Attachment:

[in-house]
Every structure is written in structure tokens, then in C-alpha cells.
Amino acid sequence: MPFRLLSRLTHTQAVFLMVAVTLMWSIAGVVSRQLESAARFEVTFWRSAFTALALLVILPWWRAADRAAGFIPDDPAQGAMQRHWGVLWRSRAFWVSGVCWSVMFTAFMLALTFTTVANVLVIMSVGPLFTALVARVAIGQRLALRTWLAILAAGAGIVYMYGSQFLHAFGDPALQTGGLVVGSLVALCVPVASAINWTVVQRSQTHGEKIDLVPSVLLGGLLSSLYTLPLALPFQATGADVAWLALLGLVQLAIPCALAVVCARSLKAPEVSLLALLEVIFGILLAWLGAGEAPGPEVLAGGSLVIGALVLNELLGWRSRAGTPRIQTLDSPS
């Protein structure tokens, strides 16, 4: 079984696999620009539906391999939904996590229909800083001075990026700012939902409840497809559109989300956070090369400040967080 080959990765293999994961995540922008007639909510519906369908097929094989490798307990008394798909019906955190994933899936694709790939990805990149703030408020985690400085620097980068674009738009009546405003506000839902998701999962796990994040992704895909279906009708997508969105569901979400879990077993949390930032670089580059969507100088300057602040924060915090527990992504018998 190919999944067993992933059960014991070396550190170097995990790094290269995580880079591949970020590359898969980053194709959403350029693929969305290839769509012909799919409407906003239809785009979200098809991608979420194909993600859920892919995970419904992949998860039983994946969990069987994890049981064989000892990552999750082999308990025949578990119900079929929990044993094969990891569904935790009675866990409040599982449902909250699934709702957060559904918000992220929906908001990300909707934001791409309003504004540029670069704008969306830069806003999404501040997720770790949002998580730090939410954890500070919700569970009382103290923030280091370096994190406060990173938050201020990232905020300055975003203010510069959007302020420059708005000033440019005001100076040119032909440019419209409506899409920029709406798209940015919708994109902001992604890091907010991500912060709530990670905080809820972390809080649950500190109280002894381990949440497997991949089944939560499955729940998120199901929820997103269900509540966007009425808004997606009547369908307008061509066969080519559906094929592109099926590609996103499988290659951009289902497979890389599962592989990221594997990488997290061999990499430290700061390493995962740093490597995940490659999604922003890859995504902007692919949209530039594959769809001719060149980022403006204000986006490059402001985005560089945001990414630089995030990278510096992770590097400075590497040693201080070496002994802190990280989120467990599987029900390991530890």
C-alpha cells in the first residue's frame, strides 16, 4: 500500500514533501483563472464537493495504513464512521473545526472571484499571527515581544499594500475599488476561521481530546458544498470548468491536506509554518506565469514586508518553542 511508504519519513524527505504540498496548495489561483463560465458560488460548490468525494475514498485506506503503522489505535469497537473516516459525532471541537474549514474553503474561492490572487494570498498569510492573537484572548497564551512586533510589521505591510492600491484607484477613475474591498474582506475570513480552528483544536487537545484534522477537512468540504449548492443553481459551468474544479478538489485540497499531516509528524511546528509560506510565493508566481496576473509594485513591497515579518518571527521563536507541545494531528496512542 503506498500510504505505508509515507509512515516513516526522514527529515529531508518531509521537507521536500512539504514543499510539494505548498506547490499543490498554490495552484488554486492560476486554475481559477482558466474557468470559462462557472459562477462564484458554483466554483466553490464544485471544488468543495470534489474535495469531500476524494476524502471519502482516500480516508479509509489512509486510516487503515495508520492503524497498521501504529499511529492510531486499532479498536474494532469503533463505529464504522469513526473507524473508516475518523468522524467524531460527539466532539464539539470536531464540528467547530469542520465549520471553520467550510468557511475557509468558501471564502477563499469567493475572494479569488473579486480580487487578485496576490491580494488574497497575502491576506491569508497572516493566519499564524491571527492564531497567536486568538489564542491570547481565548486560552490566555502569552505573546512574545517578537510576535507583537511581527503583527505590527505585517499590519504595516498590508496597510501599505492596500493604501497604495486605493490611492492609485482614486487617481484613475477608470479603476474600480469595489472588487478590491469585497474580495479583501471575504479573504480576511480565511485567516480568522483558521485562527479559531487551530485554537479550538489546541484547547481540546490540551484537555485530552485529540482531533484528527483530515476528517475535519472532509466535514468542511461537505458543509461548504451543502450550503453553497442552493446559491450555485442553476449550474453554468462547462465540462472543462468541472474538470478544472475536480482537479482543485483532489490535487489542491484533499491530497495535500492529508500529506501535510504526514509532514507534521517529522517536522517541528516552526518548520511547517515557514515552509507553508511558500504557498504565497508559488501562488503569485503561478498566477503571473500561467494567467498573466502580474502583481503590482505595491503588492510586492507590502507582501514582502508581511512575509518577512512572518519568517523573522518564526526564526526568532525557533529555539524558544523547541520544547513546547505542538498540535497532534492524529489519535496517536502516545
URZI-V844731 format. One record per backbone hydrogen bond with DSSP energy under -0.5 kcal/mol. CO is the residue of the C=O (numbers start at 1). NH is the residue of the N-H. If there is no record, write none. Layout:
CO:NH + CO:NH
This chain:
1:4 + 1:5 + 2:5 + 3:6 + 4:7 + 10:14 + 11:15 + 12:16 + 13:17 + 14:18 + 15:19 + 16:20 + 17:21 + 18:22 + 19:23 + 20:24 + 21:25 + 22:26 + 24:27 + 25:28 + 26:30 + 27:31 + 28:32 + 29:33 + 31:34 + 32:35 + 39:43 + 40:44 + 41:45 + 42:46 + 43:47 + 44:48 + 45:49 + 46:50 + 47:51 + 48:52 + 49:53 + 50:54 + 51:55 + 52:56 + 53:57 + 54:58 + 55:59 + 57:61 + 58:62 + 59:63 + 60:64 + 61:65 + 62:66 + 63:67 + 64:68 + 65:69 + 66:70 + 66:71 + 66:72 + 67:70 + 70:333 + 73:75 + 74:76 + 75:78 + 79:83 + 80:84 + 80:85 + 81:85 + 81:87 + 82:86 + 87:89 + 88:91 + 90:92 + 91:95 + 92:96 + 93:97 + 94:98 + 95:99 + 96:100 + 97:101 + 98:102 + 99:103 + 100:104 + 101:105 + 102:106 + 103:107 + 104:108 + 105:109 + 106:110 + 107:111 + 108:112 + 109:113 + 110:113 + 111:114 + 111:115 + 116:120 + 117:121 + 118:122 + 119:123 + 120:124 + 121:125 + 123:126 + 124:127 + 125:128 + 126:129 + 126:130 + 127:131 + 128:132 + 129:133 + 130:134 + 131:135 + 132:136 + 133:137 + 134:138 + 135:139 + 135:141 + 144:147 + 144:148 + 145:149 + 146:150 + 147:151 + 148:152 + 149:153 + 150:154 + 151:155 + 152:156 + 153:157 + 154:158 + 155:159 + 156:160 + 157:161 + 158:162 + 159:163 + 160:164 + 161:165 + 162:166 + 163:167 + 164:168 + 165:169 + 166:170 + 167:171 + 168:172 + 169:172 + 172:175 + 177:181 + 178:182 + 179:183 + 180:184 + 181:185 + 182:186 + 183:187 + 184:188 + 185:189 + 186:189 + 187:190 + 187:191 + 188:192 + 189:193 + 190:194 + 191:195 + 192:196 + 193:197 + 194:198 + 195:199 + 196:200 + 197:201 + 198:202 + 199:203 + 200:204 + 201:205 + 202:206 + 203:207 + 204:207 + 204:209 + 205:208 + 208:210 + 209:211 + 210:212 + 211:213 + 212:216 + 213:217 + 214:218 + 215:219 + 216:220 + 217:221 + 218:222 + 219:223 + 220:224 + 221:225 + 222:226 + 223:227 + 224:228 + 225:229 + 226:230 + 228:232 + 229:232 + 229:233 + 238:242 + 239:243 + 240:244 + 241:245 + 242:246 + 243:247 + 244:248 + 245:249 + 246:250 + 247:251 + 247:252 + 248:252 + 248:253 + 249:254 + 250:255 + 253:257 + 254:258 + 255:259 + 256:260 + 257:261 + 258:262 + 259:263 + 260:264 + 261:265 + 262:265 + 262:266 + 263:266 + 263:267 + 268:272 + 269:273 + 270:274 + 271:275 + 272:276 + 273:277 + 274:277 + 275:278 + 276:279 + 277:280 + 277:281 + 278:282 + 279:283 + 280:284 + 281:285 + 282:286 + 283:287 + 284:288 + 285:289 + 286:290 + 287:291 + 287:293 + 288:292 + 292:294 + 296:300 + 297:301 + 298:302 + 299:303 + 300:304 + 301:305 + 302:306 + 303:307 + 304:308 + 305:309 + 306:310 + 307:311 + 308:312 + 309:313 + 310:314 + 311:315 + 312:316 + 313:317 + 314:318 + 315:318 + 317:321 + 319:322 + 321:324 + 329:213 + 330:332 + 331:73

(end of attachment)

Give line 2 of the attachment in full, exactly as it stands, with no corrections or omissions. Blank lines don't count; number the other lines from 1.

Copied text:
Every structure is written in structure tokens, then in C-alpha cells.